Understanding & Working With Custom Post Types in WordPress

Despite the fact that WordPress rules the CMS arena, many people still consider WordPress nothing more than a blogging platform it was originally created for. Strictly speaking, over the last five years, WordPress has evolved into a much more sophisticated, flexible and robust publishing platform. With new exciting features such as custom post types, widgets, menus and post formats, WordPress has opened up a whole new world of possibilities for users.

In this tutorial, I’m going to explore Custom Post Types in WordPress. Firstly, I’ll make you familiar with custom post types and custom taxonomies, and then take you through creating a custom product post type. Additionally, I’ll also show how you can make the most of a custom post type.

Let’s get started!

What are Custom Post Types?

The term Post Type refers to a specific content type in a WordPress site. By default, WordPress comes with five different post types: post, page, revision, attachment and nav_menu_item. Of these five, post and page are two main content types used by most of the users for blog posts and static content respectively. Unlike pages, posts are time-specific and thus archived according to date, month or year. All the post types in WordPress take place in the database table called wp_posts and are differentiated by post_type, a column defined in the same table.

What if, sometime you need to publish a specific type of content beyond above mentioned native content types? That’s where Custom post types show their magic. Luckily, since the release of WordPress 3.0, you’re allowed to create your own custom post types, call them whatever you want and use them the way you like. For example, if you run a product based site, chances are you would like to create a product post type having different custom fields and its own custom taxonomies. In short, Custom post types are new post types that a user can create to store, display and categorize different types of content in WordPress.

A Little Bit about Custom Taxonomies

You might have noticed in above paragraph, I’ve used a word “custom taxonomies”. Let’s first understand what is taxonomy? In WordPress, taxonomy is a great way to group core post types or links or custom post types together. Like default post types, WordPress has four default taxonomies: category, post_tag, link_category, and post_format.

However, in some cases like a custom post type, you can go outside these four built-in taxonomies. WordPress allows you to create your own custom taxonomies and use them in a specific post type to organize and classify your content more efficiently. For instance if you have a movie review website, you can define year” as a taxonomy for movie post type, and then use it to group and sort your movies by year.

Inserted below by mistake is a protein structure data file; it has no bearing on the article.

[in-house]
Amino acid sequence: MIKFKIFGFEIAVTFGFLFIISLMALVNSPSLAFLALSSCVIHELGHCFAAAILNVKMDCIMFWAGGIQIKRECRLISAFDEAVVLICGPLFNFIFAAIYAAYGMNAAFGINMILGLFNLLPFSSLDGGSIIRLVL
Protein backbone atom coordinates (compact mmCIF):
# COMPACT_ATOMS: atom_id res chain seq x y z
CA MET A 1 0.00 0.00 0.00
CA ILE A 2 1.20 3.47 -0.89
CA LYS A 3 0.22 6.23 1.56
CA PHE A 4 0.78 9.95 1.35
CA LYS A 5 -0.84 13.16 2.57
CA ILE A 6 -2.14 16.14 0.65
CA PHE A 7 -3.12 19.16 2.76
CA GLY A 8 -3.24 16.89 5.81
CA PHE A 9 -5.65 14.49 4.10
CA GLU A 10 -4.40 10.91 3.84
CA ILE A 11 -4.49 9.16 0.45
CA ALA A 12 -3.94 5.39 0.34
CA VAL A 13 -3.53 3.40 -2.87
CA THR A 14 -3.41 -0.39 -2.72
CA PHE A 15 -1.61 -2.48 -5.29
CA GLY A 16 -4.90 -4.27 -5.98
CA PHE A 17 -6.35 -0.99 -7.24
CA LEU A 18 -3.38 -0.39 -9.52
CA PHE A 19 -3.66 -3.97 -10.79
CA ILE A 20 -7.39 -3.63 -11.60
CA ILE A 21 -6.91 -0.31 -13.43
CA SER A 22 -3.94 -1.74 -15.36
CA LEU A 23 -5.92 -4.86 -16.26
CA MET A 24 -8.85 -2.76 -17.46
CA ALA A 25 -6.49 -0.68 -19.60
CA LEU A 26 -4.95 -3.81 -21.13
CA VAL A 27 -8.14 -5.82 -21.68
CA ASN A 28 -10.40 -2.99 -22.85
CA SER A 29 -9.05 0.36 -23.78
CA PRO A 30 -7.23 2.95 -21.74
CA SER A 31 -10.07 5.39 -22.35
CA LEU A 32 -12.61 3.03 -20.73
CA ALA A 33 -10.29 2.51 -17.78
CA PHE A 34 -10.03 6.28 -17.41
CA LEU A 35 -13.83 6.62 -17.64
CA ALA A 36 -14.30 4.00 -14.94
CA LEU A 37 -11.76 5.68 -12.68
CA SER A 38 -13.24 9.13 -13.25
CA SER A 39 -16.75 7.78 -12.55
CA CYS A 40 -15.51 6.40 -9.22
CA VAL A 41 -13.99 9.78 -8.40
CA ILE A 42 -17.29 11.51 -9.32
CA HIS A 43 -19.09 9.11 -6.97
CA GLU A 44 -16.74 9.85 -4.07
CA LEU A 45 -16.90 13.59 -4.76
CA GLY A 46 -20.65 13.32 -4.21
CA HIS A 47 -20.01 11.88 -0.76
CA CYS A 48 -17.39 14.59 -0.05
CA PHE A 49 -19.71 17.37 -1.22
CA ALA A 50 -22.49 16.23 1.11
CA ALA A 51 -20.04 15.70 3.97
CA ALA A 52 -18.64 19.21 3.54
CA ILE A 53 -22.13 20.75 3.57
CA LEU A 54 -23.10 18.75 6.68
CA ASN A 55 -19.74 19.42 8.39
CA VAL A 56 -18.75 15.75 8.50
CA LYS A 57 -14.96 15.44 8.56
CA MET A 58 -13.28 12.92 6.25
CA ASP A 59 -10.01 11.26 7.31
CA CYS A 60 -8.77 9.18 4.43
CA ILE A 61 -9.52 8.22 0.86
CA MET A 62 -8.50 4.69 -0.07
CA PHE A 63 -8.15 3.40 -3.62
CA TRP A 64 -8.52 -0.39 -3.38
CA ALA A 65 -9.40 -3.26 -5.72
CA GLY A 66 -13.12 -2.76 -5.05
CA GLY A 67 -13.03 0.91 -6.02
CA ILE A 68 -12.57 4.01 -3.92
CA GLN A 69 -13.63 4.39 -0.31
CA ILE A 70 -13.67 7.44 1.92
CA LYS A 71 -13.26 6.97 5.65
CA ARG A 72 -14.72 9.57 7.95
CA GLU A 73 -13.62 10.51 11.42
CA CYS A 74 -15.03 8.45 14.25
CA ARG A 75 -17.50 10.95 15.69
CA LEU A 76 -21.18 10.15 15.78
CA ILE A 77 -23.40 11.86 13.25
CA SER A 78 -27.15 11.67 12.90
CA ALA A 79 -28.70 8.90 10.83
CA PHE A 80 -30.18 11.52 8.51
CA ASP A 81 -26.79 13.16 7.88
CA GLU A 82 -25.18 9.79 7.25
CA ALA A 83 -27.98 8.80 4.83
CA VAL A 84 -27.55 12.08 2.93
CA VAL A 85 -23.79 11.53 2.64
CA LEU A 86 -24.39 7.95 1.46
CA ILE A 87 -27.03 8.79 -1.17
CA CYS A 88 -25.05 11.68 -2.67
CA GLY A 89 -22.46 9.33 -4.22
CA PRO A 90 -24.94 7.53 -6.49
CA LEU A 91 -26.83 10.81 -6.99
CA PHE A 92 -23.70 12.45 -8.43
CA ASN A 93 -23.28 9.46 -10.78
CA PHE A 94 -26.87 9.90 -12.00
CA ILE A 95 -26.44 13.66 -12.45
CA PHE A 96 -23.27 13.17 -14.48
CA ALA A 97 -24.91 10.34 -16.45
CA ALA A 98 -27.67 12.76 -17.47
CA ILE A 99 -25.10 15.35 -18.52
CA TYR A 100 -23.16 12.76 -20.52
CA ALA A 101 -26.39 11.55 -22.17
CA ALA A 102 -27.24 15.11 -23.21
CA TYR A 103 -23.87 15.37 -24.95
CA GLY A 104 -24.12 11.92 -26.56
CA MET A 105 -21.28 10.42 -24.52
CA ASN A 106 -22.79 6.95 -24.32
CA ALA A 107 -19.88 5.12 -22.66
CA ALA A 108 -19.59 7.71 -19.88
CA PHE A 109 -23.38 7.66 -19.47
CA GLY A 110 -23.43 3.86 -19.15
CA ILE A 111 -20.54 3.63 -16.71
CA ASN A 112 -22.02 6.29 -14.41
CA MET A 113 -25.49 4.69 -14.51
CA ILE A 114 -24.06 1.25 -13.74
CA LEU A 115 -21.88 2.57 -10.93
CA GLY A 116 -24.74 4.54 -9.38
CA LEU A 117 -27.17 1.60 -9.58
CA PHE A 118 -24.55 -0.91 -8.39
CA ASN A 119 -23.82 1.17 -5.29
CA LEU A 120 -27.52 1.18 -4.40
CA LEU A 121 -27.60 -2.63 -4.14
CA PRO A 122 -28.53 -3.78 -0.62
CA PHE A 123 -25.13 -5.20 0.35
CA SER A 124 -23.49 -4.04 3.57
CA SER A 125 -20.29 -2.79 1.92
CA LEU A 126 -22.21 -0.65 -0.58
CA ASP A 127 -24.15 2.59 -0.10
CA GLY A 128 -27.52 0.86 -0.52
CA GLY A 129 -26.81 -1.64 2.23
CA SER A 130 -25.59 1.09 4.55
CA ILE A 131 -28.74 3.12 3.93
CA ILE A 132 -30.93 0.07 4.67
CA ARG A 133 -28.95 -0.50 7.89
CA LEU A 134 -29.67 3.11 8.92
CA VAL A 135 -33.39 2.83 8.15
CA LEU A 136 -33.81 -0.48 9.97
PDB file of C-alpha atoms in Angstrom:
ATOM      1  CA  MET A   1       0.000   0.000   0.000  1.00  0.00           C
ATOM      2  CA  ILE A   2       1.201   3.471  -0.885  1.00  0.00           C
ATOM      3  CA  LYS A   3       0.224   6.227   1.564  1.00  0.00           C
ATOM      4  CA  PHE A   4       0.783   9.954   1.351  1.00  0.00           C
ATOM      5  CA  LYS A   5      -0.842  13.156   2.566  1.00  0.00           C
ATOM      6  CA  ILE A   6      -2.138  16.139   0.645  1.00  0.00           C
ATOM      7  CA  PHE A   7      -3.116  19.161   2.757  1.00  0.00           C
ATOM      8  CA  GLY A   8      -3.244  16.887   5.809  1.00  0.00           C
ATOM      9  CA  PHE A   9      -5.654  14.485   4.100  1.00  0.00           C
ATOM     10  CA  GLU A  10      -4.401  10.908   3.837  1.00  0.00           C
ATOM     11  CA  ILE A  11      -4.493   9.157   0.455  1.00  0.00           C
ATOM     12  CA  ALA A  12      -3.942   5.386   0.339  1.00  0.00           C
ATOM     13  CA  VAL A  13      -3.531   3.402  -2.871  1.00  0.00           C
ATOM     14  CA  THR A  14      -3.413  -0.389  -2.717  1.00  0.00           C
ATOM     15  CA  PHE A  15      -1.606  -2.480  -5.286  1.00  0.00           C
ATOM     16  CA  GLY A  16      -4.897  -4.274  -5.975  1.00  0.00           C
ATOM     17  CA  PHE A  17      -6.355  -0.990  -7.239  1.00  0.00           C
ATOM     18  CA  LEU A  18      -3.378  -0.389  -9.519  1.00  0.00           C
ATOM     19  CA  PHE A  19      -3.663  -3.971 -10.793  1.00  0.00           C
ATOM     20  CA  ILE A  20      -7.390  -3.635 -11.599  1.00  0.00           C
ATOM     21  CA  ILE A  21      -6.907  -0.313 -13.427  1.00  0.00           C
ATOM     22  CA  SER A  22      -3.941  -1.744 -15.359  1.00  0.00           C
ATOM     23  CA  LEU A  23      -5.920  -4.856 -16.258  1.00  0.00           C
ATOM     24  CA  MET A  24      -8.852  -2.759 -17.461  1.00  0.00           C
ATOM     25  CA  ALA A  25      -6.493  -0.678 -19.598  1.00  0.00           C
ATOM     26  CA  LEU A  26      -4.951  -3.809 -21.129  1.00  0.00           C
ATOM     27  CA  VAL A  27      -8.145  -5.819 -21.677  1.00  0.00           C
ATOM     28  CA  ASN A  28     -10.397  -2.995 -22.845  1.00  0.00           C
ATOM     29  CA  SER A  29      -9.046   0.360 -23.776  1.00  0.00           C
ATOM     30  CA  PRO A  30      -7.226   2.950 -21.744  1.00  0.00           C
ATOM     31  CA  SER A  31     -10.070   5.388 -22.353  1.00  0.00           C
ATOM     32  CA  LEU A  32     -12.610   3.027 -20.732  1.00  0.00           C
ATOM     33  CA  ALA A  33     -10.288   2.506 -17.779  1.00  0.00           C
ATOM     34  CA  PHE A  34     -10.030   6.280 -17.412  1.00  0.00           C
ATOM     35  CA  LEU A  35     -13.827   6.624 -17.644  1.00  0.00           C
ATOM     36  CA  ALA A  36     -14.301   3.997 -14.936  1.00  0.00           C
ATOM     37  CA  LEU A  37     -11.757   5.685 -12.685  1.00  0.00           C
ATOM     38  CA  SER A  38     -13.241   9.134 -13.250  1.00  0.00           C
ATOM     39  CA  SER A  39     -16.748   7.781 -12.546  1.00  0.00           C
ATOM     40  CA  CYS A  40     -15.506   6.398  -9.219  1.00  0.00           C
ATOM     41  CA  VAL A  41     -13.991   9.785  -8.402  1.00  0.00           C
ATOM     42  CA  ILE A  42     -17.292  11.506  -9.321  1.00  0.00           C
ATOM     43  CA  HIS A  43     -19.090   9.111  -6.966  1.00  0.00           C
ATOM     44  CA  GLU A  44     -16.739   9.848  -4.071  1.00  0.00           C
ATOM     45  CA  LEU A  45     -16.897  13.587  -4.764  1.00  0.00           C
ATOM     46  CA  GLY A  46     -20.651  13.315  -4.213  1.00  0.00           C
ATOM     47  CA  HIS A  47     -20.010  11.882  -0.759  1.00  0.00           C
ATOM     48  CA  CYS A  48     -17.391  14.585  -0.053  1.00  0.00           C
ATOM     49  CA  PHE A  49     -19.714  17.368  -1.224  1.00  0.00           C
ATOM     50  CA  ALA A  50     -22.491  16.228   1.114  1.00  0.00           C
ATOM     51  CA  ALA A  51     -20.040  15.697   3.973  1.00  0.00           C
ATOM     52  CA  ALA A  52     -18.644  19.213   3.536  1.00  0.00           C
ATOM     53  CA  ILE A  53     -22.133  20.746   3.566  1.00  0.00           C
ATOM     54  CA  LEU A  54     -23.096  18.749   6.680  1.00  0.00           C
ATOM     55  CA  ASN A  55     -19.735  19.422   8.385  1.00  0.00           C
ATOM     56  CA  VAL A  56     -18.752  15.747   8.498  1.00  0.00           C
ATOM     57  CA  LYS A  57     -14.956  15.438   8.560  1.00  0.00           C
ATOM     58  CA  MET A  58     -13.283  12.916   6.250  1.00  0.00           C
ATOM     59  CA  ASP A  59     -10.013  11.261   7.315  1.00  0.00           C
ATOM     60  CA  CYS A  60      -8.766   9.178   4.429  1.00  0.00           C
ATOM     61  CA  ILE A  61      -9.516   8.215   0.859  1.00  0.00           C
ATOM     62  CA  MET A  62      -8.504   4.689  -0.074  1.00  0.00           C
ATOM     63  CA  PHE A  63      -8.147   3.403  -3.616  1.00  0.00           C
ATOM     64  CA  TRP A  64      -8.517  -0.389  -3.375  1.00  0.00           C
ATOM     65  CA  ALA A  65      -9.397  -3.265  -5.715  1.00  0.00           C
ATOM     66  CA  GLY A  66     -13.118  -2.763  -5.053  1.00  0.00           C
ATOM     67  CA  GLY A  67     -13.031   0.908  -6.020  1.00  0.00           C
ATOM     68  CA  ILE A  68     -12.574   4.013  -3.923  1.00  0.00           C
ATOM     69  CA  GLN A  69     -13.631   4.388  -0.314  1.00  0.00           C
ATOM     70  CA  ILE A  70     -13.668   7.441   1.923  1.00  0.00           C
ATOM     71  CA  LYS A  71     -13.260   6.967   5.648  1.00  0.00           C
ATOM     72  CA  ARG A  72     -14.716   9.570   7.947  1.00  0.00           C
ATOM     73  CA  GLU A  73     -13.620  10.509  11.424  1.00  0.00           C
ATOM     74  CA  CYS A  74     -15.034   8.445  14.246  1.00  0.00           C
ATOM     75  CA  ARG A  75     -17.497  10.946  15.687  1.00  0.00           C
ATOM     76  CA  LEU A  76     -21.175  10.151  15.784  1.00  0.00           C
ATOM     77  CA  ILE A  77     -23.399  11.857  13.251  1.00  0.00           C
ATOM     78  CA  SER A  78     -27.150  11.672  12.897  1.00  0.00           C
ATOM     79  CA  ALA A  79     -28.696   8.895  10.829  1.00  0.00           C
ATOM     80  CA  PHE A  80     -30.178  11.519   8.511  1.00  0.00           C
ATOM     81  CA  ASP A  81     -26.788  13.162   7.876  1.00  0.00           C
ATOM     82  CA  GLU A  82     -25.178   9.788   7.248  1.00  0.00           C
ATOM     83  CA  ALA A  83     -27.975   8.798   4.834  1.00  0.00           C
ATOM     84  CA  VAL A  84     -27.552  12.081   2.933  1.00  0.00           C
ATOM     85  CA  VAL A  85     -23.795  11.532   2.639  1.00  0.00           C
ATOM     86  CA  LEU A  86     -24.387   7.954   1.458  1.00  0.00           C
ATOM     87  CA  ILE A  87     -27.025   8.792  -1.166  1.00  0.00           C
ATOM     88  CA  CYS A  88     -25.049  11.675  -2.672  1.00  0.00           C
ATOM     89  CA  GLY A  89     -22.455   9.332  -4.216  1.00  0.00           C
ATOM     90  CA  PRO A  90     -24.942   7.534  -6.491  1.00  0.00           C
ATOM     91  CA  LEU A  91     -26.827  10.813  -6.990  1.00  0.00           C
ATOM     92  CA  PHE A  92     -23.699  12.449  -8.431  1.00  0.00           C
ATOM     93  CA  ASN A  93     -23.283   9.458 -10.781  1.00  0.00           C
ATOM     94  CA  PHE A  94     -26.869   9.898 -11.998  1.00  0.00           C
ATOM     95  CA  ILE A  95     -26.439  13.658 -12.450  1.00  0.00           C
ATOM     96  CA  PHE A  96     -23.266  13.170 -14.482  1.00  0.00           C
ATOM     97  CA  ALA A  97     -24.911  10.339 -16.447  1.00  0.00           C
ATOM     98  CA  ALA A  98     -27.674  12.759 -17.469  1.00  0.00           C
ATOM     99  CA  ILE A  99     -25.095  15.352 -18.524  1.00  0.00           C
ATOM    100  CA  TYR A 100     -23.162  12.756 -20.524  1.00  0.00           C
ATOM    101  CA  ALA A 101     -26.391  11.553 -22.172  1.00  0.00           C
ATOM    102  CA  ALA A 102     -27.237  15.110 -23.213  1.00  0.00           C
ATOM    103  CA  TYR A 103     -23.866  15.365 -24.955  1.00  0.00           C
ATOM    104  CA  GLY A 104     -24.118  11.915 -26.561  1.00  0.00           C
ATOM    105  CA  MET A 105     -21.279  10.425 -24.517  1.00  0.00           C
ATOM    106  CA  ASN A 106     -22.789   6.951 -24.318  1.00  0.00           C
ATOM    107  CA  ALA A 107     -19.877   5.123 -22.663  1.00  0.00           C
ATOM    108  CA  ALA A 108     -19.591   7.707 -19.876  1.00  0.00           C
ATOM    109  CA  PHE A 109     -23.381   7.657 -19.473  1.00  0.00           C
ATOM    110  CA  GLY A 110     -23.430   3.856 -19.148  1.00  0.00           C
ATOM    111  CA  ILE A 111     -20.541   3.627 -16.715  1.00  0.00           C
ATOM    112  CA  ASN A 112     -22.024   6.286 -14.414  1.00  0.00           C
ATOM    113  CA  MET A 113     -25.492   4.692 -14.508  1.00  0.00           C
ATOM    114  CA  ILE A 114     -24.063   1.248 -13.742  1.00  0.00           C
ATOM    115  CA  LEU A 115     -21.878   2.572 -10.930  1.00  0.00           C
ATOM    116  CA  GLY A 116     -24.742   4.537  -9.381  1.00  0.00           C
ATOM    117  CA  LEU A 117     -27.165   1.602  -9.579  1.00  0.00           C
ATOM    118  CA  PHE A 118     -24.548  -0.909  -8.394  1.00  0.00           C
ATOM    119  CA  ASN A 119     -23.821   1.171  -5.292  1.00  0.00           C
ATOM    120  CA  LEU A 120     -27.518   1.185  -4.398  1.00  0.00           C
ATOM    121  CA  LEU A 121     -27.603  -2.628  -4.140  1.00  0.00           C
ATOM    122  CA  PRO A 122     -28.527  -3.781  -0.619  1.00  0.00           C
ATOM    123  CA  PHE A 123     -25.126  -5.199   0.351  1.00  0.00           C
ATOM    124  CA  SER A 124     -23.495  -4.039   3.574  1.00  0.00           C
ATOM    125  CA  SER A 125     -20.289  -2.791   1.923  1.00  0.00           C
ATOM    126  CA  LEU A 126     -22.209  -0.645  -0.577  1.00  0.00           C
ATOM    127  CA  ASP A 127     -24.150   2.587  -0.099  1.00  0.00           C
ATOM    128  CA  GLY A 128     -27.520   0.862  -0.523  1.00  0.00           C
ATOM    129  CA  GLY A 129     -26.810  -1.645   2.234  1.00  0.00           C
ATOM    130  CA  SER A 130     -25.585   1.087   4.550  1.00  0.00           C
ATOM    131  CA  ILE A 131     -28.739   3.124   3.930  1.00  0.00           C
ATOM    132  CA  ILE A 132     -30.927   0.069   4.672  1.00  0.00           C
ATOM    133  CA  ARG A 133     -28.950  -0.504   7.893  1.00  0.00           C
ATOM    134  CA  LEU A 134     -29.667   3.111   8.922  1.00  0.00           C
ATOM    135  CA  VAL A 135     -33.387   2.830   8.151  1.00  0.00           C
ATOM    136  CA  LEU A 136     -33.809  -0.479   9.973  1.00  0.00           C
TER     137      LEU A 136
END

Creating a Custom Post Type

If you’re familiar to PHP and have a little bit knowledge of WordPress, creating your own custom post type would not be difficult for you. You can easily add a custom post type to WordPress using the register_post_type() function that takes two parameters: first, the name of the custom post type and second, arguments to be called for this post type. Take a look at the following code that you need to include in your theme’s functions.php file.

add_action( 'init', 'create_product_post_type' );
function create_product_post_type() {
        $args = array();
	register_post_type( 'product', $args);

This will create a ‘product’ post type without any customization. It would neither be public, nor would be displayed in the admin screen. To customize this newly created post type to fit your requirements, you need to add some most commonly used options to the empty $args array as I’ve done.

add_action( 'init', 'create_product_post_type' );
function create_product_post_type() {
	$args = array(
		'labels' => array(
				'name'               => _x( 'Products', 'post type general name' ),
				'singular_name'      => _x( 'Product', 'post type singular name' ),
				'menu_name'          => _x( 'Products', 'admin menu' ),
				'add_new'            => _x( 'Add New', 'product' ),
				'add_new_item'       => __( 'Add New Product' ),
				'new_item'           => __( 'New Product' ),
				'edit_item'          => __( 'Edit Product' ),
				'view_item'          => __( 'View Product' ),
				'all_items'          => __( 'All Products' ),
				'search_items'       => __( 'Search Products' ),
				'parent_item_colon'  => __( 'Parent Product:' ),
				'not_found'          => __( 'No products found.' ),
				'not_found_in_trash' => __( 'No products found in Trash.' )
		'description' => 'Product Post Type',
		'public'        => true,
		'query_var'          => true,
		'show_ui'            => true,
		'menu_position' => 5,
		'capability_type'    => 'post',
		'has_archive' => true,
		'hierarchical' => false,
		'exclude_from_search' => false,
		'supports'           => array( 'title', 'thumbnail', 'excerpt', 'comments' )